We also have to take into consideration the bad example offered by the parents. If we have our smartphones attached to our hands, the kids will have the same. The copy what we do and telling them off when we are constantly checking Facebook, WhatsUp and whatever else can be very frustrating. The good part is that parents realize this and according to the study 78% admit that they are setting a bad example and 53% admitted that kids answer back bringing up their behavior, "highlighting how today’s families are struggling to enforce healthy screen time routines in an increasingly connected world", it says in the research. But there are also good news as the parents are willing to do something about it but the problem is that they don't really know what and how. The research shows that "Almost three out of four parents in the UAE (71%) say they want to set limits and parental controls on connected devices, the highest number across EMEA, but they don’t know how to go about doing this, while 82 per cent want more advice and support to help them protect their children online, also the highest across EMEA".
Here are some practical tips to help parents better manage device use, tips suggested by Norton:
Establish house rules and guidelines: these can include setting limits to screen time, the type of content a child accesses online or the appropriate tone of language to use online. These rules should vary depending on your children’s age, maturity and understanding of the risks they could face online. Encourage your children to go online in communal spaces: it's about striking a balance where they don’t feel that you are constantly looking over their shoulder and don’t feel like they need to hide to go online. It will help put your mind at ease about what they are doing, and they’ll know they can come to you if they are confused, frightened or concerned.Encourage and maintain an open and ongoing dialogue with your children on Internet use and experiences, including cyberbullying. For helpful information on talking with your children about digital dangers, check out Norton’s Cyber Safety for Kids resources page. Encourage kids to think before they click: whether they're looking at online video sites, receiving an unknown link in an email or even browsing the web, remind your child not to click on links, which may take them to dangerous or inappropriate sites. Clicking unknown links is a common way people get viruses or reveal private and valuable information about themselves.Look out for harmful content: from websites to apps, games and online communities, your kids have access to a lot of content that can affect them both positively and negatively. Using smart family security and parental web safety tools, as well as the built-in security settings in your browsers, can help the whole family stay safe. Discuss the risks of posting and sharing private information, videos, and photographs –Be a good role model. Children are likely to imitate their parents' behaviour, so lead by example.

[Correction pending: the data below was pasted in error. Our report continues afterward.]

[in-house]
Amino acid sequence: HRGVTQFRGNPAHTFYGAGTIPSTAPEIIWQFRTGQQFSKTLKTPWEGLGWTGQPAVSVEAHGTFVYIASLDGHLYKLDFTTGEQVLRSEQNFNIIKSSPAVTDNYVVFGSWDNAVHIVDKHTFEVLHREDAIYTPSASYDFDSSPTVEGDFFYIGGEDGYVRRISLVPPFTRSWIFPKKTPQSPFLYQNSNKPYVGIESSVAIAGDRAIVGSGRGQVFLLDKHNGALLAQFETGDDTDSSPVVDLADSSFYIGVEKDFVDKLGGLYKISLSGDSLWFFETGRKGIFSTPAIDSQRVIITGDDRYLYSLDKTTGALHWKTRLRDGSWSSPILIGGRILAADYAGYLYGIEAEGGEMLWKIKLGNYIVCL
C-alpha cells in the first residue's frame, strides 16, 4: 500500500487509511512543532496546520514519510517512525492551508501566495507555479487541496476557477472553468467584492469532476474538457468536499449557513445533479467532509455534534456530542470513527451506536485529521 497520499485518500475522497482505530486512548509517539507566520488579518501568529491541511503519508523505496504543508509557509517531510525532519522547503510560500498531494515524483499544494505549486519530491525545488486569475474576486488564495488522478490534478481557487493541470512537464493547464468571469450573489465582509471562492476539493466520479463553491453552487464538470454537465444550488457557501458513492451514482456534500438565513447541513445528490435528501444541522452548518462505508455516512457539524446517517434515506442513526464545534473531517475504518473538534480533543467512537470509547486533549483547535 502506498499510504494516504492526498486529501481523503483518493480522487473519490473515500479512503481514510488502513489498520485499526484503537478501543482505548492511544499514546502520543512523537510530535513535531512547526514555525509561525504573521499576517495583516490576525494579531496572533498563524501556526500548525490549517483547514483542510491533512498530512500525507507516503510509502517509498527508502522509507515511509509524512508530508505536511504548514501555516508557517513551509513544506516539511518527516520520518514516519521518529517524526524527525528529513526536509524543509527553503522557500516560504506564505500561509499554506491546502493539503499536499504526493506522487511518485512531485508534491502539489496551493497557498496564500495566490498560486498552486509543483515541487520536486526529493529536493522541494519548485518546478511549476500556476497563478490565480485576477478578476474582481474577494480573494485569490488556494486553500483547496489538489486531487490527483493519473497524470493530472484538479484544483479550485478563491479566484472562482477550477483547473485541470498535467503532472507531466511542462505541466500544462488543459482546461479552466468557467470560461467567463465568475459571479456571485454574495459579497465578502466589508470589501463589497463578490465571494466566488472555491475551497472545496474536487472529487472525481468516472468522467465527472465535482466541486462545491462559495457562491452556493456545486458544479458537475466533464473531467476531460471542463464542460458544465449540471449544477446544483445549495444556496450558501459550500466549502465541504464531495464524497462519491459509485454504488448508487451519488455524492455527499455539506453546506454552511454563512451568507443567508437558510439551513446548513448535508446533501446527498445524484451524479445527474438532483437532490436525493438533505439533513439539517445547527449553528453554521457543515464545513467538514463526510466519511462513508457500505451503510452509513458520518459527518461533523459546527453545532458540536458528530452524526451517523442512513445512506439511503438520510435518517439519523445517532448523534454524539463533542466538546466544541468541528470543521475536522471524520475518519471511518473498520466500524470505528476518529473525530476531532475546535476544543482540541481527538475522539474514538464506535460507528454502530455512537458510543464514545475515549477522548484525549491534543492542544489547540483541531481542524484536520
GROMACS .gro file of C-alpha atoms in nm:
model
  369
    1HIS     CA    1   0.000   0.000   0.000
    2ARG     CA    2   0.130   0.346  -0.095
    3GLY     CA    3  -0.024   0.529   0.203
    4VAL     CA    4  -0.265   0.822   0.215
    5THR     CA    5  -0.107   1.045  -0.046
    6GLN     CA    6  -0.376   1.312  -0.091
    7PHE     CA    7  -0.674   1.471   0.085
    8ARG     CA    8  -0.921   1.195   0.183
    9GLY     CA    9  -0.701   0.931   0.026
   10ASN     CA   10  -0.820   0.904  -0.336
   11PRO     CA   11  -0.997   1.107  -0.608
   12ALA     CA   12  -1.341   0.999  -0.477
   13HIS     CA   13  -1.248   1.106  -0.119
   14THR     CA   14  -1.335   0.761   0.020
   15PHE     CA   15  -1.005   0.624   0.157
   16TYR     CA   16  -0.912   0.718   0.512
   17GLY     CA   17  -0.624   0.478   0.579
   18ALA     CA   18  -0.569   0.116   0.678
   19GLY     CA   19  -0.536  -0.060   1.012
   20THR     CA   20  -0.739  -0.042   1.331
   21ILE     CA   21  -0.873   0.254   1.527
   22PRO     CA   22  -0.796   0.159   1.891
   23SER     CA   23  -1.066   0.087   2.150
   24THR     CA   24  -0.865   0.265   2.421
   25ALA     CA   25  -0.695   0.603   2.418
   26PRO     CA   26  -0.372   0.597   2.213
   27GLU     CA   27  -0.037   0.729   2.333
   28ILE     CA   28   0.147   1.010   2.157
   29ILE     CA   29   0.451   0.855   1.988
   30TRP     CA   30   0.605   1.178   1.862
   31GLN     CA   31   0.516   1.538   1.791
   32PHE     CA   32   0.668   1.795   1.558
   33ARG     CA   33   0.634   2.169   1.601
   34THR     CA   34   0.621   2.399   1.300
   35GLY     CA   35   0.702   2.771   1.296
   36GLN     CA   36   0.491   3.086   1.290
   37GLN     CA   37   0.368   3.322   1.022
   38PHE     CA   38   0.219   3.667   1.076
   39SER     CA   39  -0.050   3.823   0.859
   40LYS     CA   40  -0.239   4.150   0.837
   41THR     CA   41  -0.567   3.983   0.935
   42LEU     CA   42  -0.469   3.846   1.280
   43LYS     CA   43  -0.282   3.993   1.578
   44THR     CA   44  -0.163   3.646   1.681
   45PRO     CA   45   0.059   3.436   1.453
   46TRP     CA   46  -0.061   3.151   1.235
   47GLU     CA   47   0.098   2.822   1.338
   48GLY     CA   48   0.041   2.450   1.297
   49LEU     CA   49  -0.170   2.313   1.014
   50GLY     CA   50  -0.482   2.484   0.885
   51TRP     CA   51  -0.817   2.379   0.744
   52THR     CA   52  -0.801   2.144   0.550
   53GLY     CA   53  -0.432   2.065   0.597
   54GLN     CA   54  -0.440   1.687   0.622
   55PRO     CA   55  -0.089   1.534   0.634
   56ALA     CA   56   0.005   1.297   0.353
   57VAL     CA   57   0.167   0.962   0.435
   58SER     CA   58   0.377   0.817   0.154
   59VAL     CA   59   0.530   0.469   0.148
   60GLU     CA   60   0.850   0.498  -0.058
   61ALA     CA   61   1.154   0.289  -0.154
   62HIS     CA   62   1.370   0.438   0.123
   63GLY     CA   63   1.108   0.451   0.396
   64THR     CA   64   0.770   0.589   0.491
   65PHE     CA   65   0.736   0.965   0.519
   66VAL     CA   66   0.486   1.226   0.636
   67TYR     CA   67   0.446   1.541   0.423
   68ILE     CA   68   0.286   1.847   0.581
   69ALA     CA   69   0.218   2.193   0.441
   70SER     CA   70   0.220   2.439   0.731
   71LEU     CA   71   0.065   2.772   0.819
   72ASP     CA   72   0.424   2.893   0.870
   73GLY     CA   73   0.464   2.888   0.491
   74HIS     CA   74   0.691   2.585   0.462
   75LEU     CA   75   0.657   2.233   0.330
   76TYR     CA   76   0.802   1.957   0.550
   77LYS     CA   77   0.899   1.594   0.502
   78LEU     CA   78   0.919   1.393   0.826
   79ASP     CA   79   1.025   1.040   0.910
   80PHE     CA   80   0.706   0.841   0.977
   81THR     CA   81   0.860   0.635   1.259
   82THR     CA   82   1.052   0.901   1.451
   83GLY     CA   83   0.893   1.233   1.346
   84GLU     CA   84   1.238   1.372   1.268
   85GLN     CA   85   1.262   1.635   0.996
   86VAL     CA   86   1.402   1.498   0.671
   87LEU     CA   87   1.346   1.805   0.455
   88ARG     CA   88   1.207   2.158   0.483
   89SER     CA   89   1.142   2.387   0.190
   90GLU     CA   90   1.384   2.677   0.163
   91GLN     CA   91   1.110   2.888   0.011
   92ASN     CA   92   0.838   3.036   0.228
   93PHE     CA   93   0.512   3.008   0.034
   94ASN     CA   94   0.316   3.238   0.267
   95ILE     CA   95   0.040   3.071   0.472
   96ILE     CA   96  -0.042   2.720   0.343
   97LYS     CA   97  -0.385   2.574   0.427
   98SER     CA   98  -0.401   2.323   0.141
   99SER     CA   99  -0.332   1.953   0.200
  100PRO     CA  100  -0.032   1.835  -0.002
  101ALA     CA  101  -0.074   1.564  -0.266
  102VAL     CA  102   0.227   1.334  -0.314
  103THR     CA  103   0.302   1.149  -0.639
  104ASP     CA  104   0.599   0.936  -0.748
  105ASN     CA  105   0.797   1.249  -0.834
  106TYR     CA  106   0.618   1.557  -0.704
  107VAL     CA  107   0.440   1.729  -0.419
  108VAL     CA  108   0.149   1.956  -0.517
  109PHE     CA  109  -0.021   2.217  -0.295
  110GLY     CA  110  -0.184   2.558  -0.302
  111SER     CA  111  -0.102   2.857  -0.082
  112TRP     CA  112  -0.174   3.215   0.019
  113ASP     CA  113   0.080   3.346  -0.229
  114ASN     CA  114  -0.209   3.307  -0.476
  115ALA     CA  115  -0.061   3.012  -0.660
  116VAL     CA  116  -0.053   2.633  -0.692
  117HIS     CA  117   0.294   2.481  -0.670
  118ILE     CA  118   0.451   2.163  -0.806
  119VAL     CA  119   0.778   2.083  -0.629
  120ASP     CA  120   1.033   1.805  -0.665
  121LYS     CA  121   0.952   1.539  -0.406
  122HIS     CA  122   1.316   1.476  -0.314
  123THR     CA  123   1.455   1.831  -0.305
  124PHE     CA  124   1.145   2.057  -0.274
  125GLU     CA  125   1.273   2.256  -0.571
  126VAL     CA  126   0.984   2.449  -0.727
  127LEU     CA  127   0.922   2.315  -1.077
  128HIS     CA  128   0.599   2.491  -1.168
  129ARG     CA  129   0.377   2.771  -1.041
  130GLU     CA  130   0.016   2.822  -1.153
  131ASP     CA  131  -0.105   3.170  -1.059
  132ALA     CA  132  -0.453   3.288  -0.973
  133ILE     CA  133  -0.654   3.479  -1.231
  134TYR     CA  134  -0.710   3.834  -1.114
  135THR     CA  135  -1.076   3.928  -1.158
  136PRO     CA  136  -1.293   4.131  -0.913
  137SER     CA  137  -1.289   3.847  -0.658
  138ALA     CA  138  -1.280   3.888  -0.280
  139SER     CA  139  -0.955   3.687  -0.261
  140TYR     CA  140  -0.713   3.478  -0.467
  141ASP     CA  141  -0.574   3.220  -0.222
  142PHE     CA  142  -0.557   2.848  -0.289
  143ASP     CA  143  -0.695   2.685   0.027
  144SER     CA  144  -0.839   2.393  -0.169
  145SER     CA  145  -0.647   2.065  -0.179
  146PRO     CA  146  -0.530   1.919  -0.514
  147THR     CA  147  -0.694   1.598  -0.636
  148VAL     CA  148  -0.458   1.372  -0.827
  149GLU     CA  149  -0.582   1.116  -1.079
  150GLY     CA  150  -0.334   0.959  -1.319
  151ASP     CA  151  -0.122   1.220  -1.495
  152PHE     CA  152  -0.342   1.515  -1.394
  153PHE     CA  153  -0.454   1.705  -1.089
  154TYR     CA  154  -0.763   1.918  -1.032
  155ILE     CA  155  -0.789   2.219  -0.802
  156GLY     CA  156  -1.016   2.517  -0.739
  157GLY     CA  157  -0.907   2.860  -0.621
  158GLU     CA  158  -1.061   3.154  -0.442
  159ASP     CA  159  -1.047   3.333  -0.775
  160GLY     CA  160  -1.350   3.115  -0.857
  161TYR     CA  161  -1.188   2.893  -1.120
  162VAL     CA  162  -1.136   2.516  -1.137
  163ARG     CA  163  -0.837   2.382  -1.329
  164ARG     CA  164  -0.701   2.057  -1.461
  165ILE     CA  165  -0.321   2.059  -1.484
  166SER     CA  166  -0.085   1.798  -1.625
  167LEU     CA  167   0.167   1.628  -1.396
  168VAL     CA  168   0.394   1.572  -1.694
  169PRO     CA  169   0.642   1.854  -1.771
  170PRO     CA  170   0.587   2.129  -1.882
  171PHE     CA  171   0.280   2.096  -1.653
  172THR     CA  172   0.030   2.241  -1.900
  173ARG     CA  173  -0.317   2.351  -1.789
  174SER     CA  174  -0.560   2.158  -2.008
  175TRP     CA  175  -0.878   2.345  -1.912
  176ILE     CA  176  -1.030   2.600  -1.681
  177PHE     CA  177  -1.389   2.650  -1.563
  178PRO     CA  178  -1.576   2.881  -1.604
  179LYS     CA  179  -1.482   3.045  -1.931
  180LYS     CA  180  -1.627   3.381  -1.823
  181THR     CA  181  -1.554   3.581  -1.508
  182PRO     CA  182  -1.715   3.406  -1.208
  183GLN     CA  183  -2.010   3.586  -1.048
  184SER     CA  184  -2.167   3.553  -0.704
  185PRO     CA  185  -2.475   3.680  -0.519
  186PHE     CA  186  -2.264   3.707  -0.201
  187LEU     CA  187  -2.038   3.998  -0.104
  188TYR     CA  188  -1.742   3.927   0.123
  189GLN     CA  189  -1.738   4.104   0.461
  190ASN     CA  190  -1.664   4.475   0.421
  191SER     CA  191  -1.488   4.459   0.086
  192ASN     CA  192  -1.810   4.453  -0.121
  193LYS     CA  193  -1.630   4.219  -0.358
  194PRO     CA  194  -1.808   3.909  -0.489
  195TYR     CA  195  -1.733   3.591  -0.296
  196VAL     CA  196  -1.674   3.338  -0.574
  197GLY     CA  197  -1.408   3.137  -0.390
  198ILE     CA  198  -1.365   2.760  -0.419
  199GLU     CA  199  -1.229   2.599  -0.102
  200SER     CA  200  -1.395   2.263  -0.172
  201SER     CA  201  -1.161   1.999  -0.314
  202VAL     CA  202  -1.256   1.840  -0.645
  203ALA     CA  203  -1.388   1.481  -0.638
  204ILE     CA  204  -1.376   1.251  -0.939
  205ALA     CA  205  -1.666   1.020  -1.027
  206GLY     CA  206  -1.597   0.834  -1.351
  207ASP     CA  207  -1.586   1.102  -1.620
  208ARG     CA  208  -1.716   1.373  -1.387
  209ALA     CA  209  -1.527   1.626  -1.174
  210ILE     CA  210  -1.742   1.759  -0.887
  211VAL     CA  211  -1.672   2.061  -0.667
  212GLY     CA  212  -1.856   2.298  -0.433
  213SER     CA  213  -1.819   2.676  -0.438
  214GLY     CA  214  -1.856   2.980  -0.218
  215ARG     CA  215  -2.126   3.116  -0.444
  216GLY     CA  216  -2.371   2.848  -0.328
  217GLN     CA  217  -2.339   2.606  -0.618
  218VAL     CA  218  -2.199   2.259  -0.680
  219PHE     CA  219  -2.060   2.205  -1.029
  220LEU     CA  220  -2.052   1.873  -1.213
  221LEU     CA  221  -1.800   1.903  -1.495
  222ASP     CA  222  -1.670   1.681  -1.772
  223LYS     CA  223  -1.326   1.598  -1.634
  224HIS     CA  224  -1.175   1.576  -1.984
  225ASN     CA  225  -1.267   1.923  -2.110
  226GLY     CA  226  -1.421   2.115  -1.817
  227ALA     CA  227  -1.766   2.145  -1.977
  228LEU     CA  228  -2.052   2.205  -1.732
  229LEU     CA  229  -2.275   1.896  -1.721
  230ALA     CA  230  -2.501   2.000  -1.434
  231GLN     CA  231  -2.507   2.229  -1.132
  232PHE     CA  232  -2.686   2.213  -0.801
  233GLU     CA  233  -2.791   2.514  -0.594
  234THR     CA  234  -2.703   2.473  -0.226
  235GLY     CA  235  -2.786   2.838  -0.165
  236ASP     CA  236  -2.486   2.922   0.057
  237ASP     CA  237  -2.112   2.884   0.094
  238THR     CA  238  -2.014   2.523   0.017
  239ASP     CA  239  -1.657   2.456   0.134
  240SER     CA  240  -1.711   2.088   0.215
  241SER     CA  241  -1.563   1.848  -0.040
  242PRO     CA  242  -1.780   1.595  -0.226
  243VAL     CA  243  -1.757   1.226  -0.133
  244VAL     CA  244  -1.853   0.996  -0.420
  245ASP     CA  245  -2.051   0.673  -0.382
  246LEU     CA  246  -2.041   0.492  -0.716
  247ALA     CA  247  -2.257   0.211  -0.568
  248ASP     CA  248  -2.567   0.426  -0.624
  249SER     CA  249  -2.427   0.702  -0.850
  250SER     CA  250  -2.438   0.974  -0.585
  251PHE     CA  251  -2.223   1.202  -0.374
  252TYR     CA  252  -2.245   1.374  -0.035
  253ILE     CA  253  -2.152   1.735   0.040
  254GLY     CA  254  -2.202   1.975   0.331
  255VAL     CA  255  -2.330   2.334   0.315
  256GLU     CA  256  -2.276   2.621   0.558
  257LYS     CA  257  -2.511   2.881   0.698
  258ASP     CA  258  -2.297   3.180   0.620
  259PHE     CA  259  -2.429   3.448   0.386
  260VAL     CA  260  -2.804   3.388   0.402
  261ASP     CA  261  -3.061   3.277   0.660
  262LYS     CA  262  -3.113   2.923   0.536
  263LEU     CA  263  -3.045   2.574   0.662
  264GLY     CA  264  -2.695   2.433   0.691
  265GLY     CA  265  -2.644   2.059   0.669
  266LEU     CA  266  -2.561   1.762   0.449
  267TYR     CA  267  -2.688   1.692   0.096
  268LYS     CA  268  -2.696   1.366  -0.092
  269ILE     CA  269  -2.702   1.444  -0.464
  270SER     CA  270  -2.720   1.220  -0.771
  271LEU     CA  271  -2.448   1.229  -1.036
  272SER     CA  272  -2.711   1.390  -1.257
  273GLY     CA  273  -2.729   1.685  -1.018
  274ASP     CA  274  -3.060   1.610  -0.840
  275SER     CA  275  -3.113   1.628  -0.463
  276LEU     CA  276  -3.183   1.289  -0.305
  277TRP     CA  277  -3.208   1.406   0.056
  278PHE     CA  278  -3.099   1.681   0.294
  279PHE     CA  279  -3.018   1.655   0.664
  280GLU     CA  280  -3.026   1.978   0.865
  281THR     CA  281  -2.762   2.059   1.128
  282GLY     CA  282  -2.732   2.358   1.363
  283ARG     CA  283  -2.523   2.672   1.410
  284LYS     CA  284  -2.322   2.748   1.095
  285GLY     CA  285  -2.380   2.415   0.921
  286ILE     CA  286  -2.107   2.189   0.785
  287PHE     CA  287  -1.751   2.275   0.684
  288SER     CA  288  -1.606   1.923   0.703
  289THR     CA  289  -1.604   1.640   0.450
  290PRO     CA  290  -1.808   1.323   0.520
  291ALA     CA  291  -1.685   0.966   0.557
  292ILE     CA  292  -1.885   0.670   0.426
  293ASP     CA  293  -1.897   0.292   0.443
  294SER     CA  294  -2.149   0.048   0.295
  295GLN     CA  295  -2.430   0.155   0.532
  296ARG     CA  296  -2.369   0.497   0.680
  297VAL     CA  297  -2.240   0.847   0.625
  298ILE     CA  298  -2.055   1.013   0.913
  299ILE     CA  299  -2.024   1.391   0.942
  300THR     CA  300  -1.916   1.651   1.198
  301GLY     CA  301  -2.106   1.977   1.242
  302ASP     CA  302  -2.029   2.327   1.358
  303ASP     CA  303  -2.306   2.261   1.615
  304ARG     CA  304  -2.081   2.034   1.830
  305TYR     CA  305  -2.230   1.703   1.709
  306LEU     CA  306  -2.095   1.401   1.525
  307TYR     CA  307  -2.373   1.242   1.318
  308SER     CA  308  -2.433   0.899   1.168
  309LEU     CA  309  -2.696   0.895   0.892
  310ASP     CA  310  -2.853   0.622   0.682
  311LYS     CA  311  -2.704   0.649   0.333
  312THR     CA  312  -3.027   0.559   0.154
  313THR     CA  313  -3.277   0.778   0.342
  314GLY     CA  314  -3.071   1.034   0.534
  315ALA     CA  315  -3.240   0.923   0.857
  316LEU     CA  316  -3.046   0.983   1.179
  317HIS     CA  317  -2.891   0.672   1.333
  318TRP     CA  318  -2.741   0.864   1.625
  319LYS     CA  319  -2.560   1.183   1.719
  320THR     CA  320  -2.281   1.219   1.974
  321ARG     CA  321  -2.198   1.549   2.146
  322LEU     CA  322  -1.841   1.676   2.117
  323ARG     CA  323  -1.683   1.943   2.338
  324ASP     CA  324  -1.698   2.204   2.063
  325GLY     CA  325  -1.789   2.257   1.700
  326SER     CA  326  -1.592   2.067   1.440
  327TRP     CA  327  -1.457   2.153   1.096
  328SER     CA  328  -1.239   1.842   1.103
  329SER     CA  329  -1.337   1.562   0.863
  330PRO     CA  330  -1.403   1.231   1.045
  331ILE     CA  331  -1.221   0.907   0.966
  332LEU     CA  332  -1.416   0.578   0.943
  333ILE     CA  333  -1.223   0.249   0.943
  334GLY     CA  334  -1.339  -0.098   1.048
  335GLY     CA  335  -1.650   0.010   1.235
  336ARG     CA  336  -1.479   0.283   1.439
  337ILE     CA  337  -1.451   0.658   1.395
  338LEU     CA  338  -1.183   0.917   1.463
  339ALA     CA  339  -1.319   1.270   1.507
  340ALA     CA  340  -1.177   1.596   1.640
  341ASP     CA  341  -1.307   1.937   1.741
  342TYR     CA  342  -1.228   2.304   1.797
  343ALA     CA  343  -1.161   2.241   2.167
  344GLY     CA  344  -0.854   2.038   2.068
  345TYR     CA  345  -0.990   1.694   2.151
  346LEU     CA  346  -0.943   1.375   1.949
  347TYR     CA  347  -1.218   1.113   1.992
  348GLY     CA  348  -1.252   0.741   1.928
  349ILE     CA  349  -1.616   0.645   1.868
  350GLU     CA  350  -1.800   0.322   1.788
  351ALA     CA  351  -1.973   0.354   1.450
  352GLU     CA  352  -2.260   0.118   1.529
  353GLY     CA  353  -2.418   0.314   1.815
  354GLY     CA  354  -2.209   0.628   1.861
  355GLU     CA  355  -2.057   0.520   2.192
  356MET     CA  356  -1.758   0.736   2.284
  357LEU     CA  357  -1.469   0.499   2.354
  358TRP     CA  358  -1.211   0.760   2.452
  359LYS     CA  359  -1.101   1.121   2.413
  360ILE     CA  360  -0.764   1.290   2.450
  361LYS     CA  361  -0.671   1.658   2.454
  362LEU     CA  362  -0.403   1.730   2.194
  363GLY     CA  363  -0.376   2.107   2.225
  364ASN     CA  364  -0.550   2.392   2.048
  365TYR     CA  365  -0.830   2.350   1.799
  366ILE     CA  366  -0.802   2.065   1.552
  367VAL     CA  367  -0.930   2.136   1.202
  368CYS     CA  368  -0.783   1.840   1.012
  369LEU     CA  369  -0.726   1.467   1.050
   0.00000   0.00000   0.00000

Photo from Pexels.
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Starting October, all mums have their dedicated day at Laguna Waterpark, every Sunday from 8.30am to 12pm. Priced at just AED99 for mums and AED49 for aqua babies aged two to six (children under two are free), Mamas and their bubs will get entry into Laguna Waterpark, giving them exclusive access to the star kids attractions including the AquaPlay and the Splash Pad, until the rest of the waterpark opens at 10am.
The offer for mums come with breakfast, too, from 8.30am to 10am. Laguna Mamas are also treated to a breakfast buffet, featuring a selection of fresh juices, tea and coffee, omelettes, croissants and fresh fruits, while the kids are entertained with face painting, balloon bending and plenty of splash time.